My circuit is indeed _exactly_ the one drawn in your first diagram,
    except from the voltage I get.

    The battery is a 1.2V AA or AAA. With the 47R I would like to get some
    27mA load so I can recharge even the 250mAh batteries, maybe I'll change
    the resistor when I'll realize I only have batteries with more mA so to
    recharge them in a shorter time. Without a constant voltage between the
    output and the adj pins I cannot precisely do this calculation (that's
    simply I = V / R).

    Alessandro
     
  5. Yes, I need 1/10 of the mAh of the battery to recharge it, but with a
    non-constant voltage between the output and adj pins how can I calculate
    properly the value of the resistor (currently set to 47ohm)?
    Ok, but what I really do not understand is that by specifications the
    LM317 should guarantee 1.25 of voltage between those pins. Is there
    maybe some wrong connection in my circuit?

    Alessandro
     
  6. In that case, I suspect that you have the 317 connected incorrectly.

    See http://vancouver-webpages.com/peter/lm317.gif for the correct
    pinout for a TO-220 package. That drawing shows a fixed-voltage
    regulator. For the fixed-current regulator that you want, the Adjust
    pin should not be grounded, and the output is taken from the junction
    of the adjust pin and the resistor.

    --
    Peter Bennett, VE7CEI
    peterbb4 (at) interchange.ubc.ca
    new newsgroup users info : http://vancouver-webpages.com/nnq
    GPS and NMEA info: http://vancouver-webpages.com/peter
    Vancouver Power Squadron: http://vancouver.powersquadron.ca
     
  7. CFoley1064

    CFoley1064 Guest

    Subject: LM317 wrong output voltage
    Hi, Alex. Are you sure you've got the pinout on the IC right? It's different
    than the LM78XX. This shows the TO-220 IC as viewed from the front of the
    package (view in fixed font or M$ Notepad):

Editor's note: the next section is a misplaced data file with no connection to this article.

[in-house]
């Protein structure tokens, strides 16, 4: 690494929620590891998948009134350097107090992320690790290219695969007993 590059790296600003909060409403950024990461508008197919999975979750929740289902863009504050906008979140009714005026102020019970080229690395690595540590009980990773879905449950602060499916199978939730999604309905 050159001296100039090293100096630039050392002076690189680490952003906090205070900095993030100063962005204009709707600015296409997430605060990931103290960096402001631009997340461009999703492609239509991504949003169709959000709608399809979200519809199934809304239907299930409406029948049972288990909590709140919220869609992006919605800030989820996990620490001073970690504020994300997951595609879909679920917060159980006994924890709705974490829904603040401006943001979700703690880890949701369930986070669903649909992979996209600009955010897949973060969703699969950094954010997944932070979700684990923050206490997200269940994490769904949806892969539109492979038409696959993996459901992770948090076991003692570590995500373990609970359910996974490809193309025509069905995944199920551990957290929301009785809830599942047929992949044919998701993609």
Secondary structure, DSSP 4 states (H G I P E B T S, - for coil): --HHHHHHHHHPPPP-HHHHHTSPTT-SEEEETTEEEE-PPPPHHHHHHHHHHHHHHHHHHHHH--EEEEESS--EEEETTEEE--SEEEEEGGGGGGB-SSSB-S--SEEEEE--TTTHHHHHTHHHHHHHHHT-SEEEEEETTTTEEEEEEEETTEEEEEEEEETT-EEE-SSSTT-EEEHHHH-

LM317 Front View
    .---------.
    | o |
    | |
    |---------|
    | |
    | |
    | |
    | |
    | |
    '---------'
    | | |
    | | |
    | | |
    | | |
    ADJ OUT IN

    created by Andy´s ASCII-Circuit v1.24.140803 Beta www.tech-chat.de

    One of the famous newbie problems with the LM317 -- check your wiring and
    pinout. I did it myself once many years back.

    Good luck
    Chris
     
  8. Ban

    Ban Guest

    http://www.national.com/ds.cgi/LM/LM117.pdf page 17 precision current
    limiter,
    look your schema is wrong, there is no connection to gnd, just inserted into
    the 12V line. Also the rsistor has to be in series with the load and the
    adj. pin is connected at the load side.
     
  9. Thanks for all your replies.

    The problem was not in the pinout, but in the circuit itself. I actually
    got it right at the first time (that is the Ban's circuit), but it
    wasn't working, so I changed it to the one posted to this newsgroup.

    When I went back to the original circuit, I noticed that something was
    wrong.. I didn't have 12V in input, but -12V :) I know it's a stupid
    mistake but I didn't even had a tester the first time I made the circuit.

    Anyway, the problem is gone, the input + and - are connected in the
    right way into the circuit, and I have some nice 1.25V between the
    output and the adj pins.

    Thanks everyone.
    Alessandro